In many situations, the diagnosis of renal colic or kidney stones can be made just based on the symptoms and history. Sometimes further tests are needed such as one or more of the following:
- If possible, collect the kidney stone. This can be very helpful to find what caused it.
- X-rays (sometimes with an injection of a dye called an intravenous pyelogram IVP or intravenous urogram IVU)
- A CT (computerized tomography) scan
- Renal ultrasound
- Urine test looking for blood can also be helpful.
If you continue to form stones, further blood tests and a 24-hour collection of urine will be required. These tests will help to identify any specific risk factors that may be causing your stones to develop. This may lead on to advice from a dietician regarding specific dietary recommendations and, in some circumstances, medications to prevent further stone formation.
Most kidney stones will pass through the urinary tract into the bladder where they will come out in the urine. During this time, you may experience renal colic that will generally be treated with strong painkillers from your family doctor or emergency clinic.
If the pain is controlled and your stone is known to be small, generally the best course of treatment is to wait for several days or weeks for the stone to pass into the bladder.
If, however, the stone is too large to pass or doesn’t pass with time, then treatment is needed. The choice of which type of treatment is best is made by your urologist, depending on many factors such as the size and position of the stone.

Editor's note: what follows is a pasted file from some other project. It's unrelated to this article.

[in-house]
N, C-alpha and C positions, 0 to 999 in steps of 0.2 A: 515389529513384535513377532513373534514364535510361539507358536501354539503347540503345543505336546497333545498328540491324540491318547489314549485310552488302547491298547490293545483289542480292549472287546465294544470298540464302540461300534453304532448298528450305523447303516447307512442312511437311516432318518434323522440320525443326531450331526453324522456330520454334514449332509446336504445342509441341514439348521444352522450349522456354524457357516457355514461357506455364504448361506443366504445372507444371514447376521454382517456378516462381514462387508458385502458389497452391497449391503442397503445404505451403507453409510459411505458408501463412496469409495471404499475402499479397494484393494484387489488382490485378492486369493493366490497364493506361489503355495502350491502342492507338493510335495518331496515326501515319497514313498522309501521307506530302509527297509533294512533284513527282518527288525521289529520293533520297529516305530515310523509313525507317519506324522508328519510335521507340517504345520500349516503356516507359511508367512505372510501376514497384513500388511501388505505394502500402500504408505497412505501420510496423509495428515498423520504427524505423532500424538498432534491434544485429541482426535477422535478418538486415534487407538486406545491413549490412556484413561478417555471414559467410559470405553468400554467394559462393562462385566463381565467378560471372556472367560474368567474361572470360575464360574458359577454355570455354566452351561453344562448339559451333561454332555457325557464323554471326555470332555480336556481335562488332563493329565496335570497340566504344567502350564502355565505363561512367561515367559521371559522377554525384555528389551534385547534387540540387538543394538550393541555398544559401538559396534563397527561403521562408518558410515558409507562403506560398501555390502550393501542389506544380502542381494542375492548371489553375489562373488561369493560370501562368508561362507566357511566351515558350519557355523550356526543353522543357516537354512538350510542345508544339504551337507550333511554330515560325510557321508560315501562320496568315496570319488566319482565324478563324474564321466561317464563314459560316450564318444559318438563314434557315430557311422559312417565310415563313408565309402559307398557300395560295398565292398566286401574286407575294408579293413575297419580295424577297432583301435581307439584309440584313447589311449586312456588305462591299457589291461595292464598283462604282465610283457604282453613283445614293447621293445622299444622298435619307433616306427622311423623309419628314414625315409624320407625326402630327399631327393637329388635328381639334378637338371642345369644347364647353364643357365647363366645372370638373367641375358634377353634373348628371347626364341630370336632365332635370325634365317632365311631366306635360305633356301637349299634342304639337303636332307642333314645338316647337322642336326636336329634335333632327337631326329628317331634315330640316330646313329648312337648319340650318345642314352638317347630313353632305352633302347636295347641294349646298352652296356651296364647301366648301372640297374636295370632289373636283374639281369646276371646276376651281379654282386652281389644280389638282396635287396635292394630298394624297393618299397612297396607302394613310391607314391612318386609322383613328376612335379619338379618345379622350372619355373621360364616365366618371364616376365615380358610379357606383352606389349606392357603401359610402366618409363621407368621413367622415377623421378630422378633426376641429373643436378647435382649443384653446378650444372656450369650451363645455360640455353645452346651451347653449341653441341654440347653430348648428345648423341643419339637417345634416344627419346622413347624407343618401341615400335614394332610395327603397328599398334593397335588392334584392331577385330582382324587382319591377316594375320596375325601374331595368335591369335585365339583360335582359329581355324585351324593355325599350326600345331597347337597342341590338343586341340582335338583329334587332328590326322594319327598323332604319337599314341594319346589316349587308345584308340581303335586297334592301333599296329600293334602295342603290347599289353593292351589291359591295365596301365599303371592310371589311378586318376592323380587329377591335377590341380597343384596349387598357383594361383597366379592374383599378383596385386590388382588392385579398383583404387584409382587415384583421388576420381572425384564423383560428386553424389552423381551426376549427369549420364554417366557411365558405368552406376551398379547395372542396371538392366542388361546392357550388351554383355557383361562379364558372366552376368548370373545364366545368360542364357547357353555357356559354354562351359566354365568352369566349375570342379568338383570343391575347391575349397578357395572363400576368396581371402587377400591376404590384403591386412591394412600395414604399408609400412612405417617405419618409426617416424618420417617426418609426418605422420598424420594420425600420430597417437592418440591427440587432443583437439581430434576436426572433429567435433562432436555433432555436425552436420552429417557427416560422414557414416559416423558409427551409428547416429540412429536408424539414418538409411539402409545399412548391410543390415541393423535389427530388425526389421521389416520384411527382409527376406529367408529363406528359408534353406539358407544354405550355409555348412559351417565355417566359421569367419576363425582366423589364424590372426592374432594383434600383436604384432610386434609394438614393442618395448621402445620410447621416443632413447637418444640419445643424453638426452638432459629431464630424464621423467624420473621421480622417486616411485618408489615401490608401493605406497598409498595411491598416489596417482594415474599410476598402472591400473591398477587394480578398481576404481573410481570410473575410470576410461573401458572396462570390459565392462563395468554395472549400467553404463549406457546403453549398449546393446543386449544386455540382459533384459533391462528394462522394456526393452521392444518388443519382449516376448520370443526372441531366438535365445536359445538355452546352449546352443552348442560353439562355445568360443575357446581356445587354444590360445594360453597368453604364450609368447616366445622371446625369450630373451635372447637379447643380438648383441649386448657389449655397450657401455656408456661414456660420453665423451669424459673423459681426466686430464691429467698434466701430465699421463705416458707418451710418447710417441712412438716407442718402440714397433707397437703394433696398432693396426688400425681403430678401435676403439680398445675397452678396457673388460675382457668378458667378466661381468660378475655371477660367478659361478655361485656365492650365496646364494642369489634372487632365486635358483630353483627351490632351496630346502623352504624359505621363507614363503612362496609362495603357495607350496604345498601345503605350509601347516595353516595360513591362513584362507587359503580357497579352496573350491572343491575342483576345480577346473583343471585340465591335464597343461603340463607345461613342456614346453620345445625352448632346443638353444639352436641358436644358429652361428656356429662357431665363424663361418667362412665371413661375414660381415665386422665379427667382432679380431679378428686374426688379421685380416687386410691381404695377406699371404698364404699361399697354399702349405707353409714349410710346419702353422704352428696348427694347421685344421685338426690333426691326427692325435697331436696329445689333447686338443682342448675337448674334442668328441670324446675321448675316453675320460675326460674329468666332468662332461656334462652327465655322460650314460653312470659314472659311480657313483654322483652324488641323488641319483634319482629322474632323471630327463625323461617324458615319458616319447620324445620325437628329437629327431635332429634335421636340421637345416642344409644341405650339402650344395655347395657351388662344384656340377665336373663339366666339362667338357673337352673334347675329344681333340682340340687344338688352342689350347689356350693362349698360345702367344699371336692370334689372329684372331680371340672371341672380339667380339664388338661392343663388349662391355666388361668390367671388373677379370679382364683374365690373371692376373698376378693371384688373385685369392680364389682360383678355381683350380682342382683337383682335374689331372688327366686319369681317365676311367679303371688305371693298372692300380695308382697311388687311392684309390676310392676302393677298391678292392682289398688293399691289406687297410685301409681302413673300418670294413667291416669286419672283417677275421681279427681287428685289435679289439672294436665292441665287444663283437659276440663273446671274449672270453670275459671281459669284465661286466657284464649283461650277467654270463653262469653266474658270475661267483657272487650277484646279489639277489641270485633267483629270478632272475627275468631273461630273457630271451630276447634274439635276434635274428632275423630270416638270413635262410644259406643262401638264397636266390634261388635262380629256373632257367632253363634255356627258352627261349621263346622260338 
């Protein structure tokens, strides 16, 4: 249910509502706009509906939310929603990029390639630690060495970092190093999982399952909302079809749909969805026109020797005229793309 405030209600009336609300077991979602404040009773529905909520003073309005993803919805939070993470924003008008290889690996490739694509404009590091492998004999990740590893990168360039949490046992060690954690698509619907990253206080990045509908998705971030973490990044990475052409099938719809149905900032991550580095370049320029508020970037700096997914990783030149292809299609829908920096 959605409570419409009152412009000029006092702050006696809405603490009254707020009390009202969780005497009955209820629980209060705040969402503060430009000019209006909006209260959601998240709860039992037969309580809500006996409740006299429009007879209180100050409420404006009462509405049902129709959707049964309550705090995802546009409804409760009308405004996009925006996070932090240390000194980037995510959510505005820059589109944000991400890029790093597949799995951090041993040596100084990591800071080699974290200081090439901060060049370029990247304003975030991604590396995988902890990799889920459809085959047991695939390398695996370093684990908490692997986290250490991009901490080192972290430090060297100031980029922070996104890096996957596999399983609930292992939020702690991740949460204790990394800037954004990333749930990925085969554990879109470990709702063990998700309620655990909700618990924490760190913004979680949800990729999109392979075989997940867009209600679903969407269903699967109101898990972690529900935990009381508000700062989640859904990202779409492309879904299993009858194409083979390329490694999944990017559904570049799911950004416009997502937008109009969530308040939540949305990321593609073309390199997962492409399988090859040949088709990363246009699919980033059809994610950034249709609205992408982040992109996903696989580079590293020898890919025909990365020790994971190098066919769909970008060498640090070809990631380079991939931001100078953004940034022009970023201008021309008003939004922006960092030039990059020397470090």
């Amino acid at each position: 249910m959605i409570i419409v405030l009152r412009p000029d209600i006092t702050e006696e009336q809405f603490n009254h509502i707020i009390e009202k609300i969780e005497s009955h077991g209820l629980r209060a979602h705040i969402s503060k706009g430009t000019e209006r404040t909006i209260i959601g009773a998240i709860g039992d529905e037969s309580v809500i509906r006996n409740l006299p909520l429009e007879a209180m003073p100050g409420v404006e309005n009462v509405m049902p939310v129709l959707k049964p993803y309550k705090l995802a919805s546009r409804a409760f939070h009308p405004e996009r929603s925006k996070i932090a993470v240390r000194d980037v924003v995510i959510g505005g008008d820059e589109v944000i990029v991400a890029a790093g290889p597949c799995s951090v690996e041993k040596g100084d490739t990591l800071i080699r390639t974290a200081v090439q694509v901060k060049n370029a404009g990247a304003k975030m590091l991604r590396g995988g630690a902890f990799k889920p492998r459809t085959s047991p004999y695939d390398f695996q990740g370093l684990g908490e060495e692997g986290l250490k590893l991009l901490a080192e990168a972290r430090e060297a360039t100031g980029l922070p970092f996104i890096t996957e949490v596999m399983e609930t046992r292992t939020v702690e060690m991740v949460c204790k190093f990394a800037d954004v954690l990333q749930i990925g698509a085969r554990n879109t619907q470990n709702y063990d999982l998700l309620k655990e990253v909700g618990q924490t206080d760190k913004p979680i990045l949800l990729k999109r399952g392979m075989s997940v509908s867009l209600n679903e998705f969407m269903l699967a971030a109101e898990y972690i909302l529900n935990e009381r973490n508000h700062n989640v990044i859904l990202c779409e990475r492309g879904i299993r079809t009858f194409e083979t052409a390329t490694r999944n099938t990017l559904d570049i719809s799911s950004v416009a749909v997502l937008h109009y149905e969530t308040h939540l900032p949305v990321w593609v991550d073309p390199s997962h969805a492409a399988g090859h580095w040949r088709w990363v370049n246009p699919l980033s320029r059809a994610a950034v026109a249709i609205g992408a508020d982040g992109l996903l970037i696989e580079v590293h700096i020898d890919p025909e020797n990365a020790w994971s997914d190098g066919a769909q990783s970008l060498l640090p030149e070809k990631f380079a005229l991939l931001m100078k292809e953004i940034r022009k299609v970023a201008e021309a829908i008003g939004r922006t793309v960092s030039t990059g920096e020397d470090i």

The treatment can either be in the form of:
Ureteroscopy – a small, narrow ‘telescope’ is passed up through the bladder to the stone so that the stone can be removed or broken (sometimes with a laser).
Lithotripsy– a special machine is used that sends ‘shock waves’ through the body to break up the stone into tiny pieces that will later pass in the urine.
Percutaneous surgery – a telescope is passed through the skin of the back (and into the kidney) to see and remove the stone. This is reserved for stones that are large and still in the kidney.
Open surgery – nowadays it is very rare to require a ‘cutting’ operation to remove a stone but it is sometimes the best option.
Self-care For People Suggering With Kidney Stones
Approximately 50% of people will only pass one kidney stone in their lives but around 50% will get further kidney stones. The most important thing you can do to prevent further kidney stones forming is to drink lots of fluid.
Drink at least two to 2.5 liters of fluid each day.
- Drink throughout the day and night if possible. The best fluid is water.
- You will know if you are drinking enough by the color of your urine, which should be pale yellow to clear.
- Take the juice of one to two lemons (approximately 100mls daily). This can be diluted with water to drink over the course of the day.
- Reduce salt (sodium) intake by keeping salt in cooking to a minimum and do not add salt to meals.
- Avoid high protein intake as this can increase calcium and oxalate excretion and this increases stone formation.
- Choose small to moderate serves of meat, fish, chicken, eggs, milk and dairy food.
- Make sure you get enough calcium in your diet (low calcium can encourage stone formation).